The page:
Lake fire threatens Neverland Ranch

A wildfire that broke out in the mountains of Southern California’s Santa Barbara County has burned more than 50,000 acres, prompting evacuations and threatening ranches including Michael Jackson’s former Neverland Ranch, authorities said.

The blaze, dubbed the Lake Fire, broke out shortly before 4 p.m. Friday near Zaca Lake, just northeast of Los Olivos, the California Department of Forestry and Fire Protection said. With more than 20,300 acres burned, the Lake Fire was California’s largest fire this year, Cal Fire said.

The cause of the fire, which was 8 percent contained as of Monday morning, remains under investigation. The Santa Barbara County Sheriff’s Office has issued an evacuation order for an area near the Los Padres National Forest, including the property once known as Michael Jackson’s Neverland Ranch, a 6,700-acre estate in Los Olivos, about 150 miles northwest of Los Angeles.

The winds were blowing the fire southeast. Neverland Ranch and other ranches were in immediate danger Sunday, said Kenichi Haskett, a Cal Fire spokesperson.

On Monday, he said firefighters worked through the night in the southeastern part of the fire to prevent it from spreading to livestock farms in the Los Olivos area, home to about 500 people.

About 100 residents were affected by the evacuation order, he said. No structural damage, injuries or deaths have been reported from the fire so far.

Mr. Jackson purchased the ranch in 1988 for about $17 million and transformed it into a private entertainment complex, complete with a zoo, a train and an amusement park with a Ferris wheel and a 50-seat theater.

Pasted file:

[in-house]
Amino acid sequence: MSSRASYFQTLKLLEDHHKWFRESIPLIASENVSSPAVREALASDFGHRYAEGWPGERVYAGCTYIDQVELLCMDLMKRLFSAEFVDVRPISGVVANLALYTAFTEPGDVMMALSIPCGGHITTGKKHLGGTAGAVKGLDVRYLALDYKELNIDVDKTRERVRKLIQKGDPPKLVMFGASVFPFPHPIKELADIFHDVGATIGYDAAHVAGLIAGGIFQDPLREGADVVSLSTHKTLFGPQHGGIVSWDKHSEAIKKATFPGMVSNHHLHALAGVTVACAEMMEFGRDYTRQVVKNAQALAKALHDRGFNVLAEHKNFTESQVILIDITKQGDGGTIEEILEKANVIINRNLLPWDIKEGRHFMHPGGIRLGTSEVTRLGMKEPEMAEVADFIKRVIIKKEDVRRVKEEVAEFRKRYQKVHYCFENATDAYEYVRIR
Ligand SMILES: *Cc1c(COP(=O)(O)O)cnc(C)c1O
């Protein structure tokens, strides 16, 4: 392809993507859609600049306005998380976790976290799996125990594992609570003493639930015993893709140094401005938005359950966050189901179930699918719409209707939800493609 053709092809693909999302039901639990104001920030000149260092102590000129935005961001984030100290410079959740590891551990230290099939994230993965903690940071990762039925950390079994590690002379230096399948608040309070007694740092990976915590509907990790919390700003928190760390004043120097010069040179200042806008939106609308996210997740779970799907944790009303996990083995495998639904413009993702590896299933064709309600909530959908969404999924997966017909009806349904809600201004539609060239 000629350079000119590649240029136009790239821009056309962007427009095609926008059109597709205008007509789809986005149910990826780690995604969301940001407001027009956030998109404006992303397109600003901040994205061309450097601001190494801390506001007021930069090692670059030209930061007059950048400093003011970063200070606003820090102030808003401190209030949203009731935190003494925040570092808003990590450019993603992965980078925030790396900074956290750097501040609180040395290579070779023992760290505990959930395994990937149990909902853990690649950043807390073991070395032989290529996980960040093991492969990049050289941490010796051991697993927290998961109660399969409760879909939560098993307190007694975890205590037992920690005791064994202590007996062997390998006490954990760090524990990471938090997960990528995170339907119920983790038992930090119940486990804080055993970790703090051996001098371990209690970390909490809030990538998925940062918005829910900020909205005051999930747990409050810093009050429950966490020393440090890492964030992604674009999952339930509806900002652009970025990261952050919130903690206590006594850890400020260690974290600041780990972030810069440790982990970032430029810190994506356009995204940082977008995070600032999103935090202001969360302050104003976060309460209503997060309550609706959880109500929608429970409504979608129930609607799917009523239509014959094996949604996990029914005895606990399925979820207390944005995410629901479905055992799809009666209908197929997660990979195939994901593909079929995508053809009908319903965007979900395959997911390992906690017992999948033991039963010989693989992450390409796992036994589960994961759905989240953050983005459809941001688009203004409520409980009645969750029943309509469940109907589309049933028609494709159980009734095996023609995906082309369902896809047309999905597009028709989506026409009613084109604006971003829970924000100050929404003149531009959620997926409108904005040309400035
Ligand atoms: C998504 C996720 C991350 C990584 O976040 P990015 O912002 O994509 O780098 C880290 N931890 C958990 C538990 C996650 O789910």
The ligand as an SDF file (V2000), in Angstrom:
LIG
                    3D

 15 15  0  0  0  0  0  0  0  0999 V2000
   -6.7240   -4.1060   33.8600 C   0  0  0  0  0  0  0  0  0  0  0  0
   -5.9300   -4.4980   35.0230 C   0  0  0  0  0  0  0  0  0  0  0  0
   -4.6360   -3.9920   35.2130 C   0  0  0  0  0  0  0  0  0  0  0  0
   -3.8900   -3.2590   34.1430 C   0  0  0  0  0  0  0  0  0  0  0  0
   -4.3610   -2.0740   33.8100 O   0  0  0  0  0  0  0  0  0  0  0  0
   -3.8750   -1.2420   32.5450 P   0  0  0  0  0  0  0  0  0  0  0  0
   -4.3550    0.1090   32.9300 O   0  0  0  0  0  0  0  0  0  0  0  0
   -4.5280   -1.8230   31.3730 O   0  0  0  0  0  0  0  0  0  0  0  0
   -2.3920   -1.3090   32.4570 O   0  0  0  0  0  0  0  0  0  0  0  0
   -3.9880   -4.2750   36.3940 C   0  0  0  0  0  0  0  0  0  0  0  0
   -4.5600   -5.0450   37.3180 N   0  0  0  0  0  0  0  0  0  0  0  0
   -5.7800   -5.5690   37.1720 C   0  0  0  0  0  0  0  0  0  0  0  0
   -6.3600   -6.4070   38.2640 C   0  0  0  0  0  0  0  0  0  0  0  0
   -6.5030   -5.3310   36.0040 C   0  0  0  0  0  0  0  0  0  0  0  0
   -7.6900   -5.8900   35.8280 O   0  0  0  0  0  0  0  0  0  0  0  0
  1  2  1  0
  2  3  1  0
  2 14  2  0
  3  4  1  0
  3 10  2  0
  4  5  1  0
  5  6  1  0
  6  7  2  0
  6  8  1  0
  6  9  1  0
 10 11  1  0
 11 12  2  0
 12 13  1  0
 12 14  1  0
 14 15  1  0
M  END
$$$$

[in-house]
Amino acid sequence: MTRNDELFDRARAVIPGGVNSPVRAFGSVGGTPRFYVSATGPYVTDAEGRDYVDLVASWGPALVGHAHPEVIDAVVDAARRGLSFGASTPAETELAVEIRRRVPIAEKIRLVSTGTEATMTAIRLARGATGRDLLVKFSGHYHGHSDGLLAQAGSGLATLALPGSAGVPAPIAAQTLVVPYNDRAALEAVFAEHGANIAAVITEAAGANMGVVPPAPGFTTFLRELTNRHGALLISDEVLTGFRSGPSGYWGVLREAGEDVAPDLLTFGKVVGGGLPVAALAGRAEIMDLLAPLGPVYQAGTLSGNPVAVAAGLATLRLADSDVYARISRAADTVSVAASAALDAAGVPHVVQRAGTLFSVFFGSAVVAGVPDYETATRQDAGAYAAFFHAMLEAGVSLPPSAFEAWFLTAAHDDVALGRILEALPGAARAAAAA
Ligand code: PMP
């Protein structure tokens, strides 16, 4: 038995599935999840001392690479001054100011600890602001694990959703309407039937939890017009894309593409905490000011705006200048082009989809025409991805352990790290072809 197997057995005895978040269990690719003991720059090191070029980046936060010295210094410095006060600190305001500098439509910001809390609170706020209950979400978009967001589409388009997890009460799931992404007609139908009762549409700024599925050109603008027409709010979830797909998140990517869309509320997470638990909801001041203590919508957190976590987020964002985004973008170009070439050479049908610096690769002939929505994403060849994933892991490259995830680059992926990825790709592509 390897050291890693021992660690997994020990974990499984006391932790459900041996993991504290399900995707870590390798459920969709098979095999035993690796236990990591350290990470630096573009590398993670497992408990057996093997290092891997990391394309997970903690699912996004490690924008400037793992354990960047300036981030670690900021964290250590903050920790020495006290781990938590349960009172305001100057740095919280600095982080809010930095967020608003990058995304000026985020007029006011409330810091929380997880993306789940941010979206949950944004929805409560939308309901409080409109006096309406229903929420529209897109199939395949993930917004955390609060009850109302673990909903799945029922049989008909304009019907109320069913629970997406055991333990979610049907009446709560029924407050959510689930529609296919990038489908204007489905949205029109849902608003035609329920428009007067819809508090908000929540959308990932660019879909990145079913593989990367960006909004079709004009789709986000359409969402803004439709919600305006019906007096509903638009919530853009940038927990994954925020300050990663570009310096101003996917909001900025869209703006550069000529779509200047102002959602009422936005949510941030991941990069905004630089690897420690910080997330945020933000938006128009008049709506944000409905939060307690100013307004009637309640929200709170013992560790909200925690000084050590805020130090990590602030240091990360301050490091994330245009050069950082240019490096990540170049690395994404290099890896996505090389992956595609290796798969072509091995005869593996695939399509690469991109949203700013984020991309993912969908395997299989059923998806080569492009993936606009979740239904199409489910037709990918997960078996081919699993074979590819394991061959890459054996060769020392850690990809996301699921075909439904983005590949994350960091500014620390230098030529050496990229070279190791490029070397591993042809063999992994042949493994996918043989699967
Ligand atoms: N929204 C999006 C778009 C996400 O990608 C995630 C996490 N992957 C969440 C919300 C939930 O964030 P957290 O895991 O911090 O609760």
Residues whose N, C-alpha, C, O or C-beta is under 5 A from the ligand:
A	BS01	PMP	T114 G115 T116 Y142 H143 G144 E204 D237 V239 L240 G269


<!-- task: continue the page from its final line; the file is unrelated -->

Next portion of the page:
He named it Neverland Ranch, after the mythical island where Peter Pan, the boy who never grew up, lived.

Scott Safechuck, public information officer for the Santa Barbara County Fire Department, reported on social media that temperatures in the area rose above 90 degrees Fahrenheit over the weekend and relative humidity was low.

More than 750 firefighters from the U.S. Forest Service and Santa Barbara County Fire Department were assigned to the fire, the U.S. Forest Service said. Air support included 10 firefighting aircraft and three helicopters, Safechuck said.

Evacuation warnings were in effect north of Zaca Lake Road, east of Foxen Canyon Road and south of the Sisquoc River, according to Inciweb, the national incident information system for wildfires and all-hazards incidents. On Sunday night, the sheriff’s office issued additional evacuation warnings for areas north of Calzada Avenue, east of East Oak Trail Road, west of Happy Canyon and south of the Sisquoc River.

The fire was first reported at 3:45 p.m., according to the U.S. Forest Service. A combustible mix of low relative humidity, gusty winds and scorching temperatures helped the blaze swell to 4,000 acres by 11 p.m., the agency said.

Christine Hauser And Jesus Jimenez contributed to the reporting.

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